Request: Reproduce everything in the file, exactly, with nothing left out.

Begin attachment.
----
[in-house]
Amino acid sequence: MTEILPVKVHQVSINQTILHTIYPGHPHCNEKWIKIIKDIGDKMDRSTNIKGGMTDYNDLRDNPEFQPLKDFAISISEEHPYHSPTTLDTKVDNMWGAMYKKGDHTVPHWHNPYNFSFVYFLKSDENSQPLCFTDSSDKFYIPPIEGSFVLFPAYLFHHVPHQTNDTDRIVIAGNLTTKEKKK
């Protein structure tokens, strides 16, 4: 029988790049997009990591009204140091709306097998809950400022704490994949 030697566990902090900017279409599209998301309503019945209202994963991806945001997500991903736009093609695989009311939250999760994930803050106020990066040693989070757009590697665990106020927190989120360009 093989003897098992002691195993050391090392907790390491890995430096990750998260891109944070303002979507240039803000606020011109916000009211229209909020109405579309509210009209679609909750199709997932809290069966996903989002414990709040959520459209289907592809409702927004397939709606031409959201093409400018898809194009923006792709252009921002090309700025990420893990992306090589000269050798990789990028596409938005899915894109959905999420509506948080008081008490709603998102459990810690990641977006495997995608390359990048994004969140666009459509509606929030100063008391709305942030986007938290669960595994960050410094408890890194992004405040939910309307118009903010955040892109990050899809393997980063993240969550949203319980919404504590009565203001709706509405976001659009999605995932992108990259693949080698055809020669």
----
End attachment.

[in-house]
Amino acid sequence: MTEILPVKVHQVSINQTILHTIYPGHPHCNEKWIKIIKDIGDKMDRSTNIKGGMTDYNDLRDNPEFQPLKDFAISISEEHPYHSPTTLDTKVDNMWGAMYKKGDHTVPHWHNPYNFSFVYFLKSDENSQPLCFTDSSDKFYIPPIEGSFVLFPAYLFHHVPHQTNDTDRIVIAGNLTTKEKKK
């Protein structure tokens, strides 16, 4: 029988790049997009990591009204140091709306097998809950400022704490994949 030697566990902090900017279409599209998301309503019945209202994963991806945001997500991903736009093609695989009311939250999760994930803050106020990066040693989070757009590697665990106020927190989120360009 093989003897098992002691195993050391090392907790390491890995430096990750998260891109944070303002979507240039803000606020011109916000009211229209909020109405579309509210009209679609909750199709997932809290069966996903989002414990709040959520459209289907592809409702927004397939709606031409959201093409400018898809194009923006792709252009921002090309700025990420893990992306090589000269050798990789990028596409938005899915894109959905999420509506948080008081008490709603998102459990810690990641977006495997995608390359990048994004969140666009459509509606929030100063008391709305942030986007938290669960595994960050410094408890890194992004405040939910309307118009903010955040892109990050899809393997980063993240969550949203319980919404504590009565203001709706509405976001659009999605995932992108990259693949080698055809020669």